Pawlenty’s dilemma

It is a truism in political coverage that an entire debate performance can be overlooked in lieu of focus on a single moment that observers declare ”defining.” It wasn’t in a debate, but former Vermont governor Howard Dean’s scream was such a moment. There was “the international test” from Sen. John Kerry (D-Mass.). Poor President Gerald Ford had his Poland moment. And unfortunately for Pawlenty last night, he had his punt-Obamneycare moment.

My own sense is that the “error” came on Sunday when Pawlenty, whose campaign had previously decided not to go negative on Mitt Romney, came up with the term “Obamneycare.” His campaign, no doubt startled, made the best of it, sending out a flurry of e-mails and YouTube videos.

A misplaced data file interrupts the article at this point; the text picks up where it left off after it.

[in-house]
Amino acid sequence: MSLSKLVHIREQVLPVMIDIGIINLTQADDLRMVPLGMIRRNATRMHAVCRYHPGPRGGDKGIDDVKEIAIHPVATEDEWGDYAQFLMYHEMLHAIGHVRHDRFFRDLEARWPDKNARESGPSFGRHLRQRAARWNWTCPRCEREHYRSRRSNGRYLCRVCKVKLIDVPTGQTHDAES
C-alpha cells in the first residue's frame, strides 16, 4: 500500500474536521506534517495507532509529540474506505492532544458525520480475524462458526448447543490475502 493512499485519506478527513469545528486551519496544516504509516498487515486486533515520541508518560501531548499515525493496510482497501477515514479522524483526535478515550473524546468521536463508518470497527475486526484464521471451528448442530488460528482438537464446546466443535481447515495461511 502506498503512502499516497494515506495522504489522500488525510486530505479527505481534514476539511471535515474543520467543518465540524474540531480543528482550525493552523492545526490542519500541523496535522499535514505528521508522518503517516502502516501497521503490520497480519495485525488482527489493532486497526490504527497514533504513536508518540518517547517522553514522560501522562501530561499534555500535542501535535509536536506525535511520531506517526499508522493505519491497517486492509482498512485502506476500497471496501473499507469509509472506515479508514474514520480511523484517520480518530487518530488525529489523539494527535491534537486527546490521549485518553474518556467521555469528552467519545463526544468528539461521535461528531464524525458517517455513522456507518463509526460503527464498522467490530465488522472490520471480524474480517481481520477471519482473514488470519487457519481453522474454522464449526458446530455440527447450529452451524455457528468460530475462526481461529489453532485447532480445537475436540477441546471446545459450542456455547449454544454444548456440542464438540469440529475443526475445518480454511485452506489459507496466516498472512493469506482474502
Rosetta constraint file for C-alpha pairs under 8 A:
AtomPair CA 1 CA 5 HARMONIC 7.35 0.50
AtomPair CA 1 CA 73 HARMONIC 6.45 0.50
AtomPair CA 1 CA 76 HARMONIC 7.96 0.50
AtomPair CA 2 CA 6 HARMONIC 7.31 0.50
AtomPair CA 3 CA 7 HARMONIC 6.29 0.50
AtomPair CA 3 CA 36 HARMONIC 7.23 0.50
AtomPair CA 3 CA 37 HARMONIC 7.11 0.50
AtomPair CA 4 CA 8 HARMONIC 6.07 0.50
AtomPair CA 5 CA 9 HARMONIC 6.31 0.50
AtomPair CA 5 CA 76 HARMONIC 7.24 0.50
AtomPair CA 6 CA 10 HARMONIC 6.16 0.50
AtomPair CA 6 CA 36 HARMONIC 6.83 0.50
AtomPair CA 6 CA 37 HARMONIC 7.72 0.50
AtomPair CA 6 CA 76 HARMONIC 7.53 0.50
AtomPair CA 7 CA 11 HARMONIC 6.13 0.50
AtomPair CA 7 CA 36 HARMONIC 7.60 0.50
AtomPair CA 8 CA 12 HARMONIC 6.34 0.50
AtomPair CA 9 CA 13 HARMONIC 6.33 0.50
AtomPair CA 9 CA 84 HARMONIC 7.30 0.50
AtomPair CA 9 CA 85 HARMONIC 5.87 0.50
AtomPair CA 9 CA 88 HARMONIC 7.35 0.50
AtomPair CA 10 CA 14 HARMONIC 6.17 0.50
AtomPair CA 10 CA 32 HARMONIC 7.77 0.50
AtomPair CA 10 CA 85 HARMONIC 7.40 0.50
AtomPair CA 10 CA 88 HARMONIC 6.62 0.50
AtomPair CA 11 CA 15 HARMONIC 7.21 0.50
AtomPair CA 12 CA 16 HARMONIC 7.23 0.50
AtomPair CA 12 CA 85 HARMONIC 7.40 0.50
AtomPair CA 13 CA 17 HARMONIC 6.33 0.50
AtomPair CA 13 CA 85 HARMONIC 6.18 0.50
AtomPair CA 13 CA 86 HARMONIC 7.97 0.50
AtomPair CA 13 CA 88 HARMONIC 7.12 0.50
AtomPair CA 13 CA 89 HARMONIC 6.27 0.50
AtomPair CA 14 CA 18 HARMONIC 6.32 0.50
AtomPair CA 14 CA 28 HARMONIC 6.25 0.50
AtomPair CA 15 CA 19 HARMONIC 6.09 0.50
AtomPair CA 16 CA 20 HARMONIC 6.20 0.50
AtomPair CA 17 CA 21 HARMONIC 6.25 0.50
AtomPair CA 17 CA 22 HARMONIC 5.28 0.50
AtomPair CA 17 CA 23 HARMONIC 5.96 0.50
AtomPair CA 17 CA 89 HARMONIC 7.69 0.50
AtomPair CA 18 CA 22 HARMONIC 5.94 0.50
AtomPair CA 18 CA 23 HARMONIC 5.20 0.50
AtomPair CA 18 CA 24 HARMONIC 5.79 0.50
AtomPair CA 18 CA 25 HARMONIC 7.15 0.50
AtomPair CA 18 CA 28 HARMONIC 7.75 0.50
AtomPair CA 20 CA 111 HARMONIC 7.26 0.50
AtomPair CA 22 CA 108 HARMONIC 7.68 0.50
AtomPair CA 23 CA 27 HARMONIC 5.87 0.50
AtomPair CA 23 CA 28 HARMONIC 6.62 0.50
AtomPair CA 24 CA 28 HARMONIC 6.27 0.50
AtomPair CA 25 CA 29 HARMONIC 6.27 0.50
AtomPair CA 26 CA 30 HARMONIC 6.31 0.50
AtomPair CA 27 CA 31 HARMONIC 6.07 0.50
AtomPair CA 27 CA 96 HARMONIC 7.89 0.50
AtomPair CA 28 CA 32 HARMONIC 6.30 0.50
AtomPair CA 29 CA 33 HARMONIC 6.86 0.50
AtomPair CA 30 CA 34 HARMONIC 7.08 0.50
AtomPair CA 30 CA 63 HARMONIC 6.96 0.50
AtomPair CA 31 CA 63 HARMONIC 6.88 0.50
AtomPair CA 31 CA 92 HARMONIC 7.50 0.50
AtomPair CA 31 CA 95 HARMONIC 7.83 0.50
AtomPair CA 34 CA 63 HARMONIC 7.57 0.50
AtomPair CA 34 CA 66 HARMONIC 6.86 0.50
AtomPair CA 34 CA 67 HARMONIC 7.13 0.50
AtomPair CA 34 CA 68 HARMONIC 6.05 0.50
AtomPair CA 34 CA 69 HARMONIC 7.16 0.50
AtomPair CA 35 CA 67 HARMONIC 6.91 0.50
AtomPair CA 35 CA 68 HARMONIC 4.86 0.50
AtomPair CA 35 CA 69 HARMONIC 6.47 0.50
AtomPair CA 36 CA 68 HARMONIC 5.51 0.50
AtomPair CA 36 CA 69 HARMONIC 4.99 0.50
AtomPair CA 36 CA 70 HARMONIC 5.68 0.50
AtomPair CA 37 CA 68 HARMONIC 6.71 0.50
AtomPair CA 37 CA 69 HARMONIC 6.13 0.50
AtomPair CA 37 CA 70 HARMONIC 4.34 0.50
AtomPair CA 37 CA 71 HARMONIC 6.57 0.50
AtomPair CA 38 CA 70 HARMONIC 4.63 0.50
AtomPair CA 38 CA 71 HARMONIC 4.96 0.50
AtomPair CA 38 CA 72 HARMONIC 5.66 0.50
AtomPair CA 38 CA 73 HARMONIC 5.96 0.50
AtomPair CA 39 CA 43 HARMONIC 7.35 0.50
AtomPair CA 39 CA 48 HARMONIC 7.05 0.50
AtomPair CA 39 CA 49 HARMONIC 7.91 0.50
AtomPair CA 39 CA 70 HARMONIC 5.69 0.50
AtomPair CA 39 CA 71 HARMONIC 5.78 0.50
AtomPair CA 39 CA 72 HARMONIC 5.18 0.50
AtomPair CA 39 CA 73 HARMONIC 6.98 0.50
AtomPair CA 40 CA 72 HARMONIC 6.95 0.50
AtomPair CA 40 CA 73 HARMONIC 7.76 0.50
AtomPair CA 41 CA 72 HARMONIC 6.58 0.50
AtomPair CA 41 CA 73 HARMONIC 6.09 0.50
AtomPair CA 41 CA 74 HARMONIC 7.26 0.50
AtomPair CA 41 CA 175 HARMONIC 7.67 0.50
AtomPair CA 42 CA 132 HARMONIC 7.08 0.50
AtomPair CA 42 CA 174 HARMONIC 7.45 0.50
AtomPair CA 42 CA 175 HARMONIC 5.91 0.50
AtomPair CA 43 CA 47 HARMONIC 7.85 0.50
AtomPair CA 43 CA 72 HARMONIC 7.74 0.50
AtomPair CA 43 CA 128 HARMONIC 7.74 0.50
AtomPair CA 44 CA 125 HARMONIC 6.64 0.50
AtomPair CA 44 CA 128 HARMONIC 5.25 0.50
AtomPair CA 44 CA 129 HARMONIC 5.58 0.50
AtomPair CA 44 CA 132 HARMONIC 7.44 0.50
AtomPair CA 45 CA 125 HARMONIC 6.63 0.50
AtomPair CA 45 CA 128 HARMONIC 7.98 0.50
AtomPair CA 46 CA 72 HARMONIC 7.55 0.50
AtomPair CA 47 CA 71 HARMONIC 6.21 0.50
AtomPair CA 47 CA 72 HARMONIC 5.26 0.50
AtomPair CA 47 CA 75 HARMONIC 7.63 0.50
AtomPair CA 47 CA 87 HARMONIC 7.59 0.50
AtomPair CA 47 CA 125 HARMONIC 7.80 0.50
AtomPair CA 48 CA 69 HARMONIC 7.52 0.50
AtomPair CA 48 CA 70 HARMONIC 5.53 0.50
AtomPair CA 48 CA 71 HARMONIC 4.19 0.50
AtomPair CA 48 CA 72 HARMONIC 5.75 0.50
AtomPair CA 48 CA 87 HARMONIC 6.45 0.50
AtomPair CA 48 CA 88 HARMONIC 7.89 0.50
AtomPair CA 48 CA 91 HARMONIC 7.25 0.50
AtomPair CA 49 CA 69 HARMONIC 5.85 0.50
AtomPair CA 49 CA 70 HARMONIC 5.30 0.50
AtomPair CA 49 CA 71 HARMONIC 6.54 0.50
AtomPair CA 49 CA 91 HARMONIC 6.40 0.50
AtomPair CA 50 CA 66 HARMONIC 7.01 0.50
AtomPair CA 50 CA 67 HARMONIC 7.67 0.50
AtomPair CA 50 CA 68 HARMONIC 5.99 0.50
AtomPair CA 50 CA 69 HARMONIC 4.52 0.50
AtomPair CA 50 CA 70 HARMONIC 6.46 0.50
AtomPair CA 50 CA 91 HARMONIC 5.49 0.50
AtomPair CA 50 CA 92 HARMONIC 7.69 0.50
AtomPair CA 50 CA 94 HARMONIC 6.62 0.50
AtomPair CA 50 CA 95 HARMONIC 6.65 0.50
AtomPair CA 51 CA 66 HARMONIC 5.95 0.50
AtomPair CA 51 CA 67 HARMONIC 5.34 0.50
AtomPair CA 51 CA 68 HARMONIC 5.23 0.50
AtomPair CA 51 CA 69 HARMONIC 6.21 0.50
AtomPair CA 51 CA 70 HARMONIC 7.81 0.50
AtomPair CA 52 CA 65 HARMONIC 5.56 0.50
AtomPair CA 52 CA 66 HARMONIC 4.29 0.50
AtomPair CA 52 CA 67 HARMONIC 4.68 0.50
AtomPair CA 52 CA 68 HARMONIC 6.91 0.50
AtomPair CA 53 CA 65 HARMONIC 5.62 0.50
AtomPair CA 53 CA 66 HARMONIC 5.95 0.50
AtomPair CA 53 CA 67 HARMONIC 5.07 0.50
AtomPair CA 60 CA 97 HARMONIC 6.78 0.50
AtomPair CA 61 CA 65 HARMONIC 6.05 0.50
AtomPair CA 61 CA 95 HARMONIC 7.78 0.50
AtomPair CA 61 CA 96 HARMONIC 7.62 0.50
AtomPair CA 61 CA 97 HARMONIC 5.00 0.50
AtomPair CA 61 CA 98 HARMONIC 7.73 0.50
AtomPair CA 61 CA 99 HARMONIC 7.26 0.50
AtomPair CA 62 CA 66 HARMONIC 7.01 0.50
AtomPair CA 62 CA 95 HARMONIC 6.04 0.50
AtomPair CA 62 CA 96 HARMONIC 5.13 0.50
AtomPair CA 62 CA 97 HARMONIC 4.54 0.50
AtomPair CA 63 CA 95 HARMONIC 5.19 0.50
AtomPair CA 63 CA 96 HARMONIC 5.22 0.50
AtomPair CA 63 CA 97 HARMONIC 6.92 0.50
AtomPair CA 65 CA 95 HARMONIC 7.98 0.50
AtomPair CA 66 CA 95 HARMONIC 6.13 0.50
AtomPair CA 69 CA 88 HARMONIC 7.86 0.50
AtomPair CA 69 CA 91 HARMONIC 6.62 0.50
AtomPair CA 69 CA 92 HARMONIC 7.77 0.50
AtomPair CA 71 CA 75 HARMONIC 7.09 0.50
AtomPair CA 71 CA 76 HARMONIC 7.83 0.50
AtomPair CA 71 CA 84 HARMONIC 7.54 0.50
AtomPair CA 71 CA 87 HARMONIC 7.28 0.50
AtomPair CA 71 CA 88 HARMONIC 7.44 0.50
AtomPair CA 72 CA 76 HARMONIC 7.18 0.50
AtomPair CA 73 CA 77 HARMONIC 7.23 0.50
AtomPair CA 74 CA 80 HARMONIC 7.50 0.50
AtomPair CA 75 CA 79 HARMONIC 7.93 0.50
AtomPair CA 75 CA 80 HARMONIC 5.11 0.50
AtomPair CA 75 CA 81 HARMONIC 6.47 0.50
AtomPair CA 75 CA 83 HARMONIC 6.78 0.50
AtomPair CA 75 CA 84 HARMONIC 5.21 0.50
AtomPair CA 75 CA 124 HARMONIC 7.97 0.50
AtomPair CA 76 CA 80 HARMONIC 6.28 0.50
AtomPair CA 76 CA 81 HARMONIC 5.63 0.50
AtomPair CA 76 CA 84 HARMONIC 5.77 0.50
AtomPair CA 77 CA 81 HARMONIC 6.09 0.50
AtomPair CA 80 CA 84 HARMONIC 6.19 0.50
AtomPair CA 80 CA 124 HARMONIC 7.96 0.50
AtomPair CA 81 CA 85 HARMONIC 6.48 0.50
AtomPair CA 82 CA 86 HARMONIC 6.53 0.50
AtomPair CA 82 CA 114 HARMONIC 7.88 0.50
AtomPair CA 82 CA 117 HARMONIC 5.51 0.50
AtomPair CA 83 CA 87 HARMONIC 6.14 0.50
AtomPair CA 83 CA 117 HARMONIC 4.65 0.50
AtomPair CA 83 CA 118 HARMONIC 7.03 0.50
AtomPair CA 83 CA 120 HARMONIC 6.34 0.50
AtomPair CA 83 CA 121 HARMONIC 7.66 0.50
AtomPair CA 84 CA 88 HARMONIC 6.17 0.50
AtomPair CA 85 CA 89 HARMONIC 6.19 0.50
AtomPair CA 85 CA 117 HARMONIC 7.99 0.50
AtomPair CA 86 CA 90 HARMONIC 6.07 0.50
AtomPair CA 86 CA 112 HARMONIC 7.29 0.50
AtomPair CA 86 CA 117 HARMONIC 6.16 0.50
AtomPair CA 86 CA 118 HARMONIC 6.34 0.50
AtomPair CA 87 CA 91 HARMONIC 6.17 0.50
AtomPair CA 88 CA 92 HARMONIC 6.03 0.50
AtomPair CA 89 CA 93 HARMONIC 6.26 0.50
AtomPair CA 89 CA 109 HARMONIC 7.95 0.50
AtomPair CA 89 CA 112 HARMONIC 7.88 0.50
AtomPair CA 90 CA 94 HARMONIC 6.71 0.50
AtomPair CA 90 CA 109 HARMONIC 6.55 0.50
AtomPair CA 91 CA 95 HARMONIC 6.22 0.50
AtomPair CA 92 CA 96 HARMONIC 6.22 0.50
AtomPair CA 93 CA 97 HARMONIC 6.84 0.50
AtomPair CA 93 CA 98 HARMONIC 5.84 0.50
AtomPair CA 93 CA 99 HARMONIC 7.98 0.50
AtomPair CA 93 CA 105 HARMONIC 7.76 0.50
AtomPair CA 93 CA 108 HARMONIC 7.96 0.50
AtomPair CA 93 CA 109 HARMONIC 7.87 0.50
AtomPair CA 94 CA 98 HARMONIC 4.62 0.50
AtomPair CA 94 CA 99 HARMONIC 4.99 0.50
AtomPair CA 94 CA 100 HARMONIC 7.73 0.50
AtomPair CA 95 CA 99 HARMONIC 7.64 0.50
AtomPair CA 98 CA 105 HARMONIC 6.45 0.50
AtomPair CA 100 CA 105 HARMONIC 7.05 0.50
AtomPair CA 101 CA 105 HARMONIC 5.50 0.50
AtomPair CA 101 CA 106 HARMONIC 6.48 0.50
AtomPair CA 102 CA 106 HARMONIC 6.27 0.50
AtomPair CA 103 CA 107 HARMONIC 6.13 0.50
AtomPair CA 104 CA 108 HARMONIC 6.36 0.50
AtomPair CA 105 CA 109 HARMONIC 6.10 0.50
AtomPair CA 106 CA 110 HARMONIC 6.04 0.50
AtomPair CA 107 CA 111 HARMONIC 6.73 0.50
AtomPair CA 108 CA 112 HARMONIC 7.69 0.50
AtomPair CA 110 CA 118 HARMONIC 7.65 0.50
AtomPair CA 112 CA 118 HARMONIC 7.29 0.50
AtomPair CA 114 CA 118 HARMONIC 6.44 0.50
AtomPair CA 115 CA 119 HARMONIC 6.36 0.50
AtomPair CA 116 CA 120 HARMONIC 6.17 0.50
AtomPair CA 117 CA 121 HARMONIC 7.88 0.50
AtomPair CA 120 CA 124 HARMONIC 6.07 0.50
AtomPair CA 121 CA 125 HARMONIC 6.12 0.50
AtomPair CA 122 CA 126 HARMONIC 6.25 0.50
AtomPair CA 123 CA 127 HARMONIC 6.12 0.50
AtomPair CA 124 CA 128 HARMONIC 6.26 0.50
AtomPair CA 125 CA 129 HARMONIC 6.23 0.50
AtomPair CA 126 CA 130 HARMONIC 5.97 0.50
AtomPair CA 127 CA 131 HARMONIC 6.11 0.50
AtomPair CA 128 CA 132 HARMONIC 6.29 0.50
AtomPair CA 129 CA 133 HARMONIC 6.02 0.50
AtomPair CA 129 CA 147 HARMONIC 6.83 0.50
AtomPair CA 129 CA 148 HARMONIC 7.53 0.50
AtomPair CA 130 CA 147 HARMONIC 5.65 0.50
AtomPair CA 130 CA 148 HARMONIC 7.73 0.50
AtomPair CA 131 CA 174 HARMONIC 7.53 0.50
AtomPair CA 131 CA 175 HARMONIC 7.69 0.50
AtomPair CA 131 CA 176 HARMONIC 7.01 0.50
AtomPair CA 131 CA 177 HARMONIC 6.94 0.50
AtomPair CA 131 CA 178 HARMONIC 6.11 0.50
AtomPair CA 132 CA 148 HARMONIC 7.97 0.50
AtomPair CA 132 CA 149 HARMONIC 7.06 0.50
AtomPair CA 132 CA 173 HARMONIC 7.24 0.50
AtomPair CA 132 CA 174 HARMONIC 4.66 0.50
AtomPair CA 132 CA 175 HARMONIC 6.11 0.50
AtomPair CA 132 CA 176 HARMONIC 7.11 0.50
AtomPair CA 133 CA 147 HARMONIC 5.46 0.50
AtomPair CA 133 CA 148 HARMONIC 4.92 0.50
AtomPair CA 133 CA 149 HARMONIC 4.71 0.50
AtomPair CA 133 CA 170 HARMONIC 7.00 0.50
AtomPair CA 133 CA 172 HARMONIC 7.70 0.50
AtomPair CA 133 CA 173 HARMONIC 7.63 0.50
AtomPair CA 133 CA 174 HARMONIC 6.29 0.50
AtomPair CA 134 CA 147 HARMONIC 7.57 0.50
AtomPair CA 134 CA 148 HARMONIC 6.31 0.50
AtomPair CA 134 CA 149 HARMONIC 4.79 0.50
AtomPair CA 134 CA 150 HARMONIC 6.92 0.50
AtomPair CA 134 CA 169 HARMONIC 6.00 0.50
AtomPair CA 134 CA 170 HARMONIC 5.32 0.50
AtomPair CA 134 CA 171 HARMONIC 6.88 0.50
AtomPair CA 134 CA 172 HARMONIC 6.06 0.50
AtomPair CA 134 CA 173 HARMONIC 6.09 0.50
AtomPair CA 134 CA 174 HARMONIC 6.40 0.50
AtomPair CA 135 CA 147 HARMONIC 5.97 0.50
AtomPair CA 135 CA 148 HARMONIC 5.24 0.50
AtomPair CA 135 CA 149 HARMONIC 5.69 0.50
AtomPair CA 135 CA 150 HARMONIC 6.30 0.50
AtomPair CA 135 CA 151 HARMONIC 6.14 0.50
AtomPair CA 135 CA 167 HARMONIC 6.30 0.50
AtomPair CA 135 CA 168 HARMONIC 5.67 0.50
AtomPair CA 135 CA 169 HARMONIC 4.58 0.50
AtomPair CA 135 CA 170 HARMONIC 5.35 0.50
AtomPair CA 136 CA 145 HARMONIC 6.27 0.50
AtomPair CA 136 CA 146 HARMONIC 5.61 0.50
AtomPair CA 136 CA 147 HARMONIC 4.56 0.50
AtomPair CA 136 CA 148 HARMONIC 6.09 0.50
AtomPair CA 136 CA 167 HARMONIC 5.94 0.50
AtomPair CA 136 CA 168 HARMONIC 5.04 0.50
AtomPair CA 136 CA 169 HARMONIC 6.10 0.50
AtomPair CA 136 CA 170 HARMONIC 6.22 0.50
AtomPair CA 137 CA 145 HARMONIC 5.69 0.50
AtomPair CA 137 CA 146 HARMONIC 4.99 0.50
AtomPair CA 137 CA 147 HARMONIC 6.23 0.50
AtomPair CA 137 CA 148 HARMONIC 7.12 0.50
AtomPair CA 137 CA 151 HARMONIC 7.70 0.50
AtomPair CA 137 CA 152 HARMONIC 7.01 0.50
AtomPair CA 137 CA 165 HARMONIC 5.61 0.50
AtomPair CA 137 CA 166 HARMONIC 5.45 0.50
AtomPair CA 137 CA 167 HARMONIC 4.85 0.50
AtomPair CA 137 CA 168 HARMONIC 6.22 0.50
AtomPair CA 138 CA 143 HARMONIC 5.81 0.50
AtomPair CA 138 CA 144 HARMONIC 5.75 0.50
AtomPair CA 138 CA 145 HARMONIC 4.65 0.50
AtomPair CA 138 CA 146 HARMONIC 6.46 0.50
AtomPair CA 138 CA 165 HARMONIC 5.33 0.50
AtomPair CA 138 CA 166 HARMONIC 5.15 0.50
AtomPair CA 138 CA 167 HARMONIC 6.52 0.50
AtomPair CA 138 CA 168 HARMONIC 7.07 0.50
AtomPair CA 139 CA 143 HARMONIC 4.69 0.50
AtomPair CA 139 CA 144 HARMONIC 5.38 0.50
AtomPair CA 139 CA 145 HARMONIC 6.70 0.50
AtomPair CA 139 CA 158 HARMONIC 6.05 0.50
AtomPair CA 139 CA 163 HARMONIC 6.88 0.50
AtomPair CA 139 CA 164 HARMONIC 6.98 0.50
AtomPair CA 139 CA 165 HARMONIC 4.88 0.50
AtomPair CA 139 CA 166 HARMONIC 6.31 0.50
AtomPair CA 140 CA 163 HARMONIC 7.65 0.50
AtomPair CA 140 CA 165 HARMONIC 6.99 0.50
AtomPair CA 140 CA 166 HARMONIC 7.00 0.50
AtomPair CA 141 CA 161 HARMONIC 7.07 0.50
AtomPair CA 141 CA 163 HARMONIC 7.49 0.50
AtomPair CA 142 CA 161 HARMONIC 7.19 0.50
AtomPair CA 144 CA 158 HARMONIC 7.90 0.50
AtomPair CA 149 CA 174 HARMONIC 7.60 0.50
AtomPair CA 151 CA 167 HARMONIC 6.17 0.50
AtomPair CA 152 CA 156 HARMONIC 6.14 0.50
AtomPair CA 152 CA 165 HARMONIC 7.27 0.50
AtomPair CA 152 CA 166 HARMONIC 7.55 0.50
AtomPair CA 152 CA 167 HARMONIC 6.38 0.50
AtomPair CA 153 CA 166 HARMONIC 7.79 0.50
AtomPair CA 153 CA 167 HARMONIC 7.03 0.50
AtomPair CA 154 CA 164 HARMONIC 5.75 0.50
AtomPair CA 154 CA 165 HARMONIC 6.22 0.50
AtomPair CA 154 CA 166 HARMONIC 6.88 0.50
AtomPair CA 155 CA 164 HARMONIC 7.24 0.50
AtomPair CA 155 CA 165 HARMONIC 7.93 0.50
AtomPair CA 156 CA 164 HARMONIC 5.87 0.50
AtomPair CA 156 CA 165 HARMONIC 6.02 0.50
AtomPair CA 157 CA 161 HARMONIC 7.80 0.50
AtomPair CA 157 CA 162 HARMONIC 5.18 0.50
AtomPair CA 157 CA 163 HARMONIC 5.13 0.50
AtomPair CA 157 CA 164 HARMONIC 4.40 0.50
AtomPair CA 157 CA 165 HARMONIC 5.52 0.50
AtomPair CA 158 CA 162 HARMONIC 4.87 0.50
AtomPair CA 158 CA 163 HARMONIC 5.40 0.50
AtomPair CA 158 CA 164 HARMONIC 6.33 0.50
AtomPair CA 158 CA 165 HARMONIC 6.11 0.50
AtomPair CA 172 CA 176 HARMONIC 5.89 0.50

A very smart GOP strategist told me last night, “Sometimes you have to own those errors.” Pawlenty did not, and he instead tried to reel back in his dig. Now the moniker is useless as a jibe against Romney, the image of a irresolute Pawlenty is reinforced, and Romney gains in stature by not getting nicked up.

It’s a bad moment for the Pawlenty team, potentially breaking the momentum gained with core conservatives after his pro-growth speech. But we shouldn’t overplay it either. Pawlenty’s not “finished.” One debate, early on, does not make a race. But Pawlenty needs to decide (as John King would put it): engage or attack? Last night’s debate showed he can’t do both.

Jennifer Rubin writes the Right Turn blog for The Post, offering reported opinion from a conservative perspective.
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